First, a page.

As the west coast continues to endure an extremely destructive fire season, UO Sociology alumnus Dr. Tim Ingalsbee, environmental sociologist, executive director of Firefighters United for Safety, Ethics & Ecology (FUSEE), and former wildfire-fighter has been quoted in multiple media sources, sharing his perspective on forestry & wildfire management and the coverage of these events. You can see more about his work on the Willamette Week, ProPublica, and OPB websites (Dr. Ingalsbee is featured in episodes 1 & 6 of the OPB podcast series).
In Winter 2021 Dr. Ingalsbee will return to UO Sociology to teach SOC 416 Climate Change.
This week, Around the O’s email newsletter includes a UO Sociology alumnus!
Adam Markle (BA ’03) is an Emmy-winning cinematographer and documentary filmmaker whose latest film, 34 Seconds, is due to premiere this fall. He talked to Around the O about the importance of his background in sociology to his career today:
“My sociology courses taught me to look at the world from different perspectives and ask critical questions. What I learned at the university shaped the kind of stories I wanted to tell—and how I wanted to tell them.
“I produced a documentary about migrant farm workers in Southern Oregon, and I chose to make it 80 percent of my grade. I ended up spending 15 hours a day in the editing room—and realized I was enjoying it.”
Read the full story on Around the O’s website.
Dr. Kari Marie Norgaard, professor of Sociology and Environmental Studies, was recognized as a finalist for the C. Wright Mills Award by the Society for the Study of Social Problems (SSSP) for her recent book Salmon and Acorns Feed Our People: Colonialism, Nature, and Social Action (2019, Rutgers University Press).
The C. Wright Mills Award, established in 1964, is awarded annually by SSSP. Consistent with Mills’ dedication to a search for a sophisticated understanding of the individual and society, books nominated and selected as finalists: 1) critically address an issue of contemporary public importance, 2) bring to the topic a fresh, imaginative perspective, 3) advance social scientific understanding of the topic, 4) display a theoretically informed view and empirical orientation, 5) evince quality in style of writing, 6) explicitly or implicitly contain implications for courses of action.
Congratulations to Dr. Norgaard for this recognition of her powerful and critical work!
Citing specific examples from the field, UO Sociology doctoral candidate Sarah Ahmed explains why women left behind remain close to the very families that confine and monitor their movement, and why, in some cases, women left behind turn a blind eye toward their husband’s second or third marriage, in her recent article published in Gender & Society titled “Women Left Behind: Migration, Agency, and the Pakistani Woman.” The article can be found on their website, here.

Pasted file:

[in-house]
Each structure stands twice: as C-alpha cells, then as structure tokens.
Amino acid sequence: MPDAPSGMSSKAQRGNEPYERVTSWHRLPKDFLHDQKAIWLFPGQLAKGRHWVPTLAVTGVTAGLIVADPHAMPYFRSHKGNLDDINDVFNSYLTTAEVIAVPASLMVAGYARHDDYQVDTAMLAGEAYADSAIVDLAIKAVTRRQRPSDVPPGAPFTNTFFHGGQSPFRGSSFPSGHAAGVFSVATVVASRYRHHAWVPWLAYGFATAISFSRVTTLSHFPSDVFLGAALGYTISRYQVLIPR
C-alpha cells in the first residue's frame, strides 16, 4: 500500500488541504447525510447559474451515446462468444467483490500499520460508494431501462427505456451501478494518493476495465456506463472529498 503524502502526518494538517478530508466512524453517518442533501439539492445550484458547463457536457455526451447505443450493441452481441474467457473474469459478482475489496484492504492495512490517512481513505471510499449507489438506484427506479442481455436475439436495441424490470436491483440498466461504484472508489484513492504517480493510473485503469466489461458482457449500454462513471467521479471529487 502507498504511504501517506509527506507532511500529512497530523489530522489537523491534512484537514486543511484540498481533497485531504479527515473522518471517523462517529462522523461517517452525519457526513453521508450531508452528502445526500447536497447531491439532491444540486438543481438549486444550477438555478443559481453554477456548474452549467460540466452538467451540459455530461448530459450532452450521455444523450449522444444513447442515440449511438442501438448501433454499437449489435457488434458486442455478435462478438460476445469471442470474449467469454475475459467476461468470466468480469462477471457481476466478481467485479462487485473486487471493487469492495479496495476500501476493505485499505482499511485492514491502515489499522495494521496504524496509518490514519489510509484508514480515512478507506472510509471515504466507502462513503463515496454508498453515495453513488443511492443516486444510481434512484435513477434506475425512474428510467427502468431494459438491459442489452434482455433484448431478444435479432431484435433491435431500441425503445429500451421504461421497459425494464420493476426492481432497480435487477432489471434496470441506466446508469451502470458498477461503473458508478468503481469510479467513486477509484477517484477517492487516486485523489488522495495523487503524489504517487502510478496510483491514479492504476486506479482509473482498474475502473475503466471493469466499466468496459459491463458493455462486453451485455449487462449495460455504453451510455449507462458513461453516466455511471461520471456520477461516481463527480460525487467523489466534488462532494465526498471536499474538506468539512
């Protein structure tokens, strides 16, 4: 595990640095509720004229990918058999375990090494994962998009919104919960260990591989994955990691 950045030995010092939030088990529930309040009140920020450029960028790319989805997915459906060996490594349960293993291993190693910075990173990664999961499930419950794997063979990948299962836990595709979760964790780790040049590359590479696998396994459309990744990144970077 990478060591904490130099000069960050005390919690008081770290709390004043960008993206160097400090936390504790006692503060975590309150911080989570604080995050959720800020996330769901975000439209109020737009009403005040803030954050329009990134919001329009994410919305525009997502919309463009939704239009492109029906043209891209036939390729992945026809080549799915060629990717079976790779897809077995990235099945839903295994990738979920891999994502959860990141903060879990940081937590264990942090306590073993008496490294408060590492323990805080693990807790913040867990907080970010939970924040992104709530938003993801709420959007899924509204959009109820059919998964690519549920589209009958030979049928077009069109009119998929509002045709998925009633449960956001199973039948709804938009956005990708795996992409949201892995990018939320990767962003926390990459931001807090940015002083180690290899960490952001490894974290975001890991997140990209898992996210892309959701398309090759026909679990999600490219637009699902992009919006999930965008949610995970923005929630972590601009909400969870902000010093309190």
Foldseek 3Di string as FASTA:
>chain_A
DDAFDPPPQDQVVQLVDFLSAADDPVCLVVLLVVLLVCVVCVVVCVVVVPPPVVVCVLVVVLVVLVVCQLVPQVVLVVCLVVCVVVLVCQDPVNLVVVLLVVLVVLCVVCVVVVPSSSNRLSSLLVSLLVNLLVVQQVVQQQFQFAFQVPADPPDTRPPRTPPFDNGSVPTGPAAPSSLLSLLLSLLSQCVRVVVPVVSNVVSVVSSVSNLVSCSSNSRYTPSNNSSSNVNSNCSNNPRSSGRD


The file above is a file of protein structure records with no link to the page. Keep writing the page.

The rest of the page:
In times like these, critical sociology is more valuable than ever, and the Department of Sociology at the University of Oregon is proud to be recognized for our durable legacy in the development and continued application of critical sociology. While we were unable to celebrate our 125th anniversary this past March as we had hoped, the department is honored to be featured in the “Around the O” newsletter this month. We invite you to read the whole story here on their website: https://around.uoregon.edu/legacies-critical-sociology-125-years-uo
Dear alumni, colleagues and friends,
It is with heavy hearts that I must announce several cancellations that folks were undoubtedly looking forward to. Many of you already learned that the Pacific Sociological Association (PSA) decided to cancel their annual meeting in Eugene (https://www.pacificsoc.org/2020-conference-information). Acknowledging our collective role in stemming the rate of infection of a new and deadly virus was the responsible thing for PSA to do to protect our communities, especially those most vulnerable to the effects of COVID19. In the same spirit, we have decided to cancel our departmental events celebrating 125 years of UO Sociology. This includes our alumni reception at Ninkasi scheduled for Saturday, March 28th and our Alumni-Student Networking Dinner for March 29th (https://sociology.uoregon.edu/student-alumni-networking/).
So many of you responded to our call to join us here in Eugene for not only what was sure to be an amazing PSA meeting, but to also commemorate and celebrate 125 Years of UO Sociology (https://sociology.uoregon.edu/legacies-in-critical-sociology/). You signed up for our reception at Ninkasi Brewing (a special thanks to Jamie Floyd, co-founder of Ninkasi and UO SOC alumni), but also to our Student and Alumni Dinner. Many of you sent updates on your life since graduating from UO Sociology. Some of you sent personal notes and updates that kindled memories or kindly corrected errors on our timeline. You responded with donations to our excellent program and to our new Graduate Student Research Award in Critical Sociology. You responded sincerely, generously and thoughtfully. For all of this, I thank you on behalf of everyone here at the UO Department of Sociology. I am truly sorry we do not get to celebrate in person, but I thank you for participating in the sentiment and the intention.
Please stay in touch. We hope to re-schedule an alumni and student event in June or the Fall. We will keep you posted on those details.
Michael Dreiling, Professor & Department Head
Department of Sociology
University of Oregon
Congratulations to all our winners of Fall Graduate School awards!
“The Graduate School administers a range of fellowships and research awards annually. These awards, most of which are donor supported, range from $500 to $20,000 per year and, in some cases, include tuition support.”
In addition to cash, these awards confer recognition of the dedication and success of our graduate students, and we couldn’t be more proud to call them members of our department. Below are a list of award winners and descriptions of their awards.
First Year Fellowship – Bex MacFife
The purpose of a First Year Fellowship is to recruit talented top graduate students to doctoral programs. This award ensures a full year of graduate school funding to allow these students to use their first year at UO to make headway on their research and academic activities.
Betty Foster McCue Fellowship – Katie Warden & Diego Contreras Medrano